5 Tips for Learning Calligraphy
I get asked every now and then about any advice I have for how to learn calligraphy and how to get started, so I thought a blog post would be a great way to share some info! In this post I won’t be going into the technical side of how to actually write with nib and ink, but rather some general tips that will be handy to keep in mind if you’ve just started your calligraphy journey or are wanting to dive into it soon! (You're also going to see a picture of my very first calligraphy attempt at the end!)
If there is only one tip I could give to someone starting out, it would be this: practice, practice, practice! Writing with a nib and ink is different than writing with a good ol’ pen or pencil; for starters, you hold your pen differently, therefore it requires different muscle memory - and generally ones that haven’t been exercised much before. Practicing will not only help in perfecting thick and thin strokes and learning letters but also in gaining the muscle memory in your arm and wrist. Even if it’s for 10 minutes a day, that practice will help a ton!
2. Get Technical
What I mean by this is study your terminology and learn what supplies are out there. This might not sound super fun but having this base understanding will be so beneficial as you continue to grow! Calligraphy has a lot of technical terms such as ascenders, baseline, and hairline - just to name a few! Knowing what these mean will allow you to have a better understanding of the art of calligraphy as a whole.
The book Mastering Copperplate Calligraphy by Eleanor Winters was a resource I used a ton when I got started, and still do. It not only goes through the step by step guide to writing each letter in Copperplate, but it also goes through all the terminology and tools/materials.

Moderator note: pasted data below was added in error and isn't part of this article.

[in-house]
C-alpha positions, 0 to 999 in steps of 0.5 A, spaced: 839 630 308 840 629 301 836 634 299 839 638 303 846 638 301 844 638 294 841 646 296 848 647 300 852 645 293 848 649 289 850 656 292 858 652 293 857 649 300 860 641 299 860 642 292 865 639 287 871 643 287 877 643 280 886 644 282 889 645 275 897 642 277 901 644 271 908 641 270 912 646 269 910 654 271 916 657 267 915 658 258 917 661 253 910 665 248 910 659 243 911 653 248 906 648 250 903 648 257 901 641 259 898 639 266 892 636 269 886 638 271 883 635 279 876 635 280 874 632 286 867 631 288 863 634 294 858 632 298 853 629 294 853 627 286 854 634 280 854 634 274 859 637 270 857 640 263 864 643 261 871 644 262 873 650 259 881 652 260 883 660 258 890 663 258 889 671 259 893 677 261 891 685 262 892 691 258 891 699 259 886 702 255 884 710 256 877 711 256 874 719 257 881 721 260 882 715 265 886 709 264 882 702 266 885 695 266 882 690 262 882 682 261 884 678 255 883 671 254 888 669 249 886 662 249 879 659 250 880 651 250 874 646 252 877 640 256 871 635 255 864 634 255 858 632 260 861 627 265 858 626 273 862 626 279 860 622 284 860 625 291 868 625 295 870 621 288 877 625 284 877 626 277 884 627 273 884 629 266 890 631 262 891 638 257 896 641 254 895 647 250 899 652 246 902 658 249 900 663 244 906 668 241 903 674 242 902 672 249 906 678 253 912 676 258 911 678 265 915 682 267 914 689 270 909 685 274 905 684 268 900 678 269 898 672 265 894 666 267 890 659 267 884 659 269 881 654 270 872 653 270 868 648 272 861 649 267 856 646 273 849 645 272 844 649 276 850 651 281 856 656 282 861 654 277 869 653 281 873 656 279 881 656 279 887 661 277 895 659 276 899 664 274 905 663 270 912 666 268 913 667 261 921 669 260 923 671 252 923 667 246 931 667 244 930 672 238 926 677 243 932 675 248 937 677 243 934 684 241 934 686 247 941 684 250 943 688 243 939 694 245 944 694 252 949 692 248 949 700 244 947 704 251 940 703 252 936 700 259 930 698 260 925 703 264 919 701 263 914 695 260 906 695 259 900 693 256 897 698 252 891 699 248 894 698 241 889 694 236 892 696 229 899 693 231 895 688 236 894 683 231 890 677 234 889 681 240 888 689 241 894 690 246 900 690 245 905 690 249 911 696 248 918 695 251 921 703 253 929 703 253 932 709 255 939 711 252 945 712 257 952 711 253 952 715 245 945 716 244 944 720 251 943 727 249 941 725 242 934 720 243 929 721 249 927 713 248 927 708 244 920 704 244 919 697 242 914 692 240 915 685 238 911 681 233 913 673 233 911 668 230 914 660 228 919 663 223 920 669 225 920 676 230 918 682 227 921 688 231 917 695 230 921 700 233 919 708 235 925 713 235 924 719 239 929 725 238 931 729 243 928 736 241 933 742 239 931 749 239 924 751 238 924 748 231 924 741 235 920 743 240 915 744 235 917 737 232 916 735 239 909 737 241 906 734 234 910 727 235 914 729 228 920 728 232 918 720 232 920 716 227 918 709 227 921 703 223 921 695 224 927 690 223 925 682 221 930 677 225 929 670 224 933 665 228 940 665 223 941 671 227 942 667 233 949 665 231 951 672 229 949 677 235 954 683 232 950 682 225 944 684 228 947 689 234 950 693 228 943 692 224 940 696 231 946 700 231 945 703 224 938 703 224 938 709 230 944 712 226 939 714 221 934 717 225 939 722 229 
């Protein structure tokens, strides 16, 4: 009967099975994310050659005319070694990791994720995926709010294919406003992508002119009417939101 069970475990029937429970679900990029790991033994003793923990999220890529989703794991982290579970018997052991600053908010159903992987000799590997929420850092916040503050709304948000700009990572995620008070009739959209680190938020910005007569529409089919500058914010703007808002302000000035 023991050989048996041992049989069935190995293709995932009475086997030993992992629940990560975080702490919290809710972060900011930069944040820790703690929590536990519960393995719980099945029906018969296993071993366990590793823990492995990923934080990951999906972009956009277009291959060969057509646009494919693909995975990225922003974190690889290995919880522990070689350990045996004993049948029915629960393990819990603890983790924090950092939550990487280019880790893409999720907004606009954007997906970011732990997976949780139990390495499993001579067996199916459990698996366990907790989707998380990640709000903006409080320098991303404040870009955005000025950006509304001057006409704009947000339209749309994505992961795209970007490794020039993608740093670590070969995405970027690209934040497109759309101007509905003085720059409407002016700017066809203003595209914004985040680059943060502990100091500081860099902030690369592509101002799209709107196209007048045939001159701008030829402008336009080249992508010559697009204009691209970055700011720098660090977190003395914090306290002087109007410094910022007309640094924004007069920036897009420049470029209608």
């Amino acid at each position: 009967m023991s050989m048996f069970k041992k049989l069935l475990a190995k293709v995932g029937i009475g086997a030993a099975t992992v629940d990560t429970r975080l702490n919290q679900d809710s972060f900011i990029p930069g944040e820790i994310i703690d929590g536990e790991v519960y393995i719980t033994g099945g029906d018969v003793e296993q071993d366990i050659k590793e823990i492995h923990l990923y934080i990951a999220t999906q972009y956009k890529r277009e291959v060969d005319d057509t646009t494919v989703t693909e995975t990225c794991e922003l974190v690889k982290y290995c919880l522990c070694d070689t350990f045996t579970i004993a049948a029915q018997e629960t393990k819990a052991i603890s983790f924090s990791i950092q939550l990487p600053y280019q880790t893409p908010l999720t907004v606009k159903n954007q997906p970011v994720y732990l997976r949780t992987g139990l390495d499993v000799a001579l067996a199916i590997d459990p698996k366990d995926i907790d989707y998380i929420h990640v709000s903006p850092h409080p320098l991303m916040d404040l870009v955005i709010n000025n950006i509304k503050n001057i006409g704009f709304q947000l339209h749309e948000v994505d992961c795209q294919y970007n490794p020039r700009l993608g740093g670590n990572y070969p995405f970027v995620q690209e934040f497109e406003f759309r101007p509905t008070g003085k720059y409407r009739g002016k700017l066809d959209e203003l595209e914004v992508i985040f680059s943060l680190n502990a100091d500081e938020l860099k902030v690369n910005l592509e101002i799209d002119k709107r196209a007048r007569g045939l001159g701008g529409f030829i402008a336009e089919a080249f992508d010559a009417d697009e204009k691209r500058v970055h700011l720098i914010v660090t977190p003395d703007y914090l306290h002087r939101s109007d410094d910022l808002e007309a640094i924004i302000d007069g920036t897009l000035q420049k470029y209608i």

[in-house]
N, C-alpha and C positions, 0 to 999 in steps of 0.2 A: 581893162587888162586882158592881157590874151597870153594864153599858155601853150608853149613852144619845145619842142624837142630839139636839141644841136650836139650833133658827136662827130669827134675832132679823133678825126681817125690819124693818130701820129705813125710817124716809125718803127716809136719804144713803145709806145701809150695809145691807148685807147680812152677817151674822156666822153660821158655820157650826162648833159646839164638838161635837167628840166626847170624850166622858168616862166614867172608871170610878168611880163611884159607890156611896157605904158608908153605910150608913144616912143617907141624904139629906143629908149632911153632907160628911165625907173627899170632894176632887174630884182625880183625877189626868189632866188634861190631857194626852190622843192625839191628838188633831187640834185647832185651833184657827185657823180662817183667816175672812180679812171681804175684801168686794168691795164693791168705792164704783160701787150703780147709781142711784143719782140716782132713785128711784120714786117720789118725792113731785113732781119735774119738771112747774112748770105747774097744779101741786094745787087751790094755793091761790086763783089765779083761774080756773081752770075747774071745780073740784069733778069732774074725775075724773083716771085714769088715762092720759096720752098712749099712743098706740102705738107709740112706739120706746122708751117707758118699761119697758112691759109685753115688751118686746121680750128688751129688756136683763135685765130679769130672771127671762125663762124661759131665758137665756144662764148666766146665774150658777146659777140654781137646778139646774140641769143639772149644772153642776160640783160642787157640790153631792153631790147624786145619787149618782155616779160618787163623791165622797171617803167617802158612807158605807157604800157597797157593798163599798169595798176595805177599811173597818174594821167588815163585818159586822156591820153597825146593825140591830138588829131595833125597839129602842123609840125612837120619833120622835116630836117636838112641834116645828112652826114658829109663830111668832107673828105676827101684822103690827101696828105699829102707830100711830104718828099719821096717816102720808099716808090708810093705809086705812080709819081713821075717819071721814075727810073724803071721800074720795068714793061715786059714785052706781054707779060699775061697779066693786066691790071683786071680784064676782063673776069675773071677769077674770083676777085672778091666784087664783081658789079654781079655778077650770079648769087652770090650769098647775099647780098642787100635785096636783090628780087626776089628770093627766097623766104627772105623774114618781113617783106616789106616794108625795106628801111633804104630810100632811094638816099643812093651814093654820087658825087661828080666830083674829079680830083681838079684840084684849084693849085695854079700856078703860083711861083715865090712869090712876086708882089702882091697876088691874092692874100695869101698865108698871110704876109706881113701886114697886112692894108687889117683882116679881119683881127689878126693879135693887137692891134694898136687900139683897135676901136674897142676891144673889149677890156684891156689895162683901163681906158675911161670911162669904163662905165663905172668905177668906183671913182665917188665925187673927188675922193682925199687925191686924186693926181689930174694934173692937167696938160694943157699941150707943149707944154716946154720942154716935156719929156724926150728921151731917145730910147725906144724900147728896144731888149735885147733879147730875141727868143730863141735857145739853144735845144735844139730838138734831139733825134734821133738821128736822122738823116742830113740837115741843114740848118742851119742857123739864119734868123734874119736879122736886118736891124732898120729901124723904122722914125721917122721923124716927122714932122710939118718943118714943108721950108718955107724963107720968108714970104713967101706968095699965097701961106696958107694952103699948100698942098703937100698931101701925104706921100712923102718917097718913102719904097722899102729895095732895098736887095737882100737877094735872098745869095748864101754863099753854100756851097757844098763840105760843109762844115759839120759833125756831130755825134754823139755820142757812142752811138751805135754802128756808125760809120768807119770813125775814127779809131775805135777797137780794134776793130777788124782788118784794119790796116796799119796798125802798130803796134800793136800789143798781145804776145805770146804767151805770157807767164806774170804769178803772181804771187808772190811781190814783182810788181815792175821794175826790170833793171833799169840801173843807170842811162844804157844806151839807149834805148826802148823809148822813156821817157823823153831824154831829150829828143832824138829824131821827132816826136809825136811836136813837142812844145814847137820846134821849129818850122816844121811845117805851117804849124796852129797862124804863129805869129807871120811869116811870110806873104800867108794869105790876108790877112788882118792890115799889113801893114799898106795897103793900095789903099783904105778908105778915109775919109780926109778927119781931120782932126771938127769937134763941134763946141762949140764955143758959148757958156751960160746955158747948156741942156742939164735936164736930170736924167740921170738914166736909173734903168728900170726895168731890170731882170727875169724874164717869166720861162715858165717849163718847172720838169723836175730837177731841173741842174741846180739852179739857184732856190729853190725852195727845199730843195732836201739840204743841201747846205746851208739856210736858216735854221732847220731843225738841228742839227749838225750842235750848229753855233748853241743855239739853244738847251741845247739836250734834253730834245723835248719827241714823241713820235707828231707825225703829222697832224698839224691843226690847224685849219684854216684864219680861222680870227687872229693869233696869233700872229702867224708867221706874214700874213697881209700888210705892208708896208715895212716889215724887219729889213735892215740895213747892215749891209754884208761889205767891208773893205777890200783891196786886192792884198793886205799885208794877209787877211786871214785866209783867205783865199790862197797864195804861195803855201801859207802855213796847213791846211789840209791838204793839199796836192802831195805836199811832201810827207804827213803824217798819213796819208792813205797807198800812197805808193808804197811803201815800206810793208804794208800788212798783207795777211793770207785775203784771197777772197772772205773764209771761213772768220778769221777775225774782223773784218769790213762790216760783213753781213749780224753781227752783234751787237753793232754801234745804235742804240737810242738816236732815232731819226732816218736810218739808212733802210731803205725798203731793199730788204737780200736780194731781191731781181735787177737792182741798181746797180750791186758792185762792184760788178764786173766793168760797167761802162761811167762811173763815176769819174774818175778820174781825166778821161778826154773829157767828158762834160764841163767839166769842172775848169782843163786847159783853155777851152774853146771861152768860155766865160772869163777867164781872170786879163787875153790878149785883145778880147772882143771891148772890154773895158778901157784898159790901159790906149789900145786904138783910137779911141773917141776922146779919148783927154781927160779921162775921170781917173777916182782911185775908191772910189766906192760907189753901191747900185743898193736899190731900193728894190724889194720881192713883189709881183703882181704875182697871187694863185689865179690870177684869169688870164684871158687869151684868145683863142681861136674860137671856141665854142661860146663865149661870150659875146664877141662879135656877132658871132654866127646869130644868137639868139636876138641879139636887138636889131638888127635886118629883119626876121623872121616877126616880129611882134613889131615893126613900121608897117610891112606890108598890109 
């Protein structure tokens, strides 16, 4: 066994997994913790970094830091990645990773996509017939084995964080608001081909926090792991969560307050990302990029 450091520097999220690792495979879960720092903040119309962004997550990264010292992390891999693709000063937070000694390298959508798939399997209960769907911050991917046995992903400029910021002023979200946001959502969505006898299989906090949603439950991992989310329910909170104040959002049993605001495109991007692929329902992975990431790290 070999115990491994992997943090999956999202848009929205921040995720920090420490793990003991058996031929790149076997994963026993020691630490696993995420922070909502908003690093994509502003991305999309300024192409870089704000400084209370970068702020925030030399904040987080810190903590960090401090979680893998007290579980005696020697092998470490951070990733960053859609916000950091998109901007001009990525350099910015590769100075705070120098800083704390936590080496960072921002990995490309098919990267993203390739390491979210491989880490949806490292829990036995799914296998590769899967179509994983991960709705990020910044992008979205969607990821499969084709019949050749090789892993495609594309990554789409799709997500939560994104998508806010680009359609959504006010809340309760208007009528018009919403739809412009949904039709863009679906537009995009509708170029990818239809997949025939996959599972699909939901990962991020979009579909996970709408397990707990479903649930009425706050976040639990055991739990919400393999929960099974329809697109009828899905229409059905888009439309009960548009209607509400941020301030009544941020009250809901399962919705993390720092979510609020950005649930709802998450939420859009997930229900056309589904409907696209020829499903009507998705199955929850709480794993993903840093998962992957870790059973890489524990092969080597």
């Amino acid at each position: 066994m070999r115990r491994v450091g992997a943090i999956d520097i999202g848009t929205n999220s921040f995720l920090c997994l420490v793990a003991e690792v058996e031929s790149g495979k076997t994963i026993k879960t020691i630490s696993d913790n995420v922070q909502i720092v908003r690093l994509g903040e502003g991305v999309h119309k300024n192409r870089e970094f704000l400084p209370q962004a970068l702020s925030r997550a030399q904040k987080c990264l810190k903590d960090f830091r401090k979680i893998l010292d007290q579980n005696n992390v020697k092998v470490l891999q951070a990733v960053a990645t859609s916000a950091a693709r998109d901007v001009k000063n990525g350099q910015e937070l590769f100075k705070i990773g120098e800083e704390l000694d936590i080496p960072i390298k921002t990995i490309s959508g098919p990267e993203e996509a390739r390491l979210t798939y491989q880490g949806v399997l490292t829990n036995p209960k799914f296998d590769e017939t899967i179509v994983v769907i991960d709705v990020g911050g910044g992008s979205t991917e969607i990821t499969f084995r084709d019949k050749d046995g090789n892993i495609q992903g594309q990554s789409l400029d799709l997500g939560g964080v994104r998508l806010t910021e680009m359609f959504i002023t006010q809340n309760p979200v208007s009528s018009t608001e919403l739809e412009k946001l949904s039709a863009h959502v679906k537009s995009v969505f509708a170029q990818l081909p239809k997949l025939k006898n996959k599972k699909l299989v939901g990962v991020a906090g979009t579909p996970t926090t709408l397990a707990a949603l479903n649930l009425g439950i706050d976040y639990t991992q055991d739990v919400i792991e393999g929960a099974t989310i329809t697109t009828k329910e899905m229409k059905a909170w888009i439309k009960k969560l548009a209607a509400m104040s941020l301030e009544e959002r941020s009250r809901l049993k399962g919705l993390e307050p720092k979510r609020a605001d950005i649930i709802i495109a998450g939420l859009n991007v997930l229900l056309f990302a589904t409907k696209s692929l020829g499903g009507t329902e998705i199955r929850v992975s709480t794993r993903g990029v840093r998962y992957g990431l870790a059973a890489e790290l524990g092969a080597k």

All the different words and phrases can be overwhelming, but combining learning the technicalities with practice will allow you to see what you are learning in action and make it less daunting - and again it doesn’t have to take long, even just 10 minutes a day will help!
3. Find What Works For You
One of the great things about Calligraphy is that you don’t need a lot of supplies to get started, but the hard part can come in when you are trying to choose those supplies - there are SO many options for nibs, inks, and papers! Trying out some different supplies will help you figure out which ones work for you, or don’t, and which ones are favorites.
I’ve tried several different nibs and my favorite one is the Brause EF66 - I like the thin and thick strokes I get with it, and it has just the right amount of flex for me. BUT, just because it works really well for me, doesn’t mean it will for you. Everyone will have different opinions on their favorites but until you do some trial and error for yourself, you won’t be able to tell which supplies work for you and which don’t.
Head here for a list of my go-to supplies!
4. Do What You Can With What You Have
Like I said earlier - you don’t need a lot of supplies to get started, but there are still so many supplies out there! Besides the basics of nib, ink, pen holder, and paper, there are also a ton of other supplies that calligraphers can use, from dinky dips, light boxes, slider writers to envelopes holders and more. It can be really easy to slip into the mind frame of “Oh, I need all these things to be a better calligrapher”. And although they are helpful, those supplies aren’t going to be what make you a great calligrapher, it’s going to be the practice and mastering the techniques itself, and then when the times comes using those supplies to help you. Don’t feel the pressure to get all the things at once or all at the beginning- do what you can with what you have and then when the time is right you can keep adding supplies!
5. Be Inspired, But Don’t Compare
This is a hard one no matter how long you’ve been doing calligraphy (or anything, really!). It can be so easy to compare our work to others and think that we aren’t good enough. I realize that when I fall into the trap of comparing myself, I am comparing myself to people who have been working in the industry for much longer - but how unfair and silly is that? Of course, our work will be different, we have different styles and also different journeys. Let’s try to put the comparison aside, and simply be inspired by each other's beautiful work!
Although we didn’t get into the nitty-gritty of how to actually write with nib and ink I hope these tips were helpful :) If you have ever have any calligraphy questions please don’t hesitate to ask!
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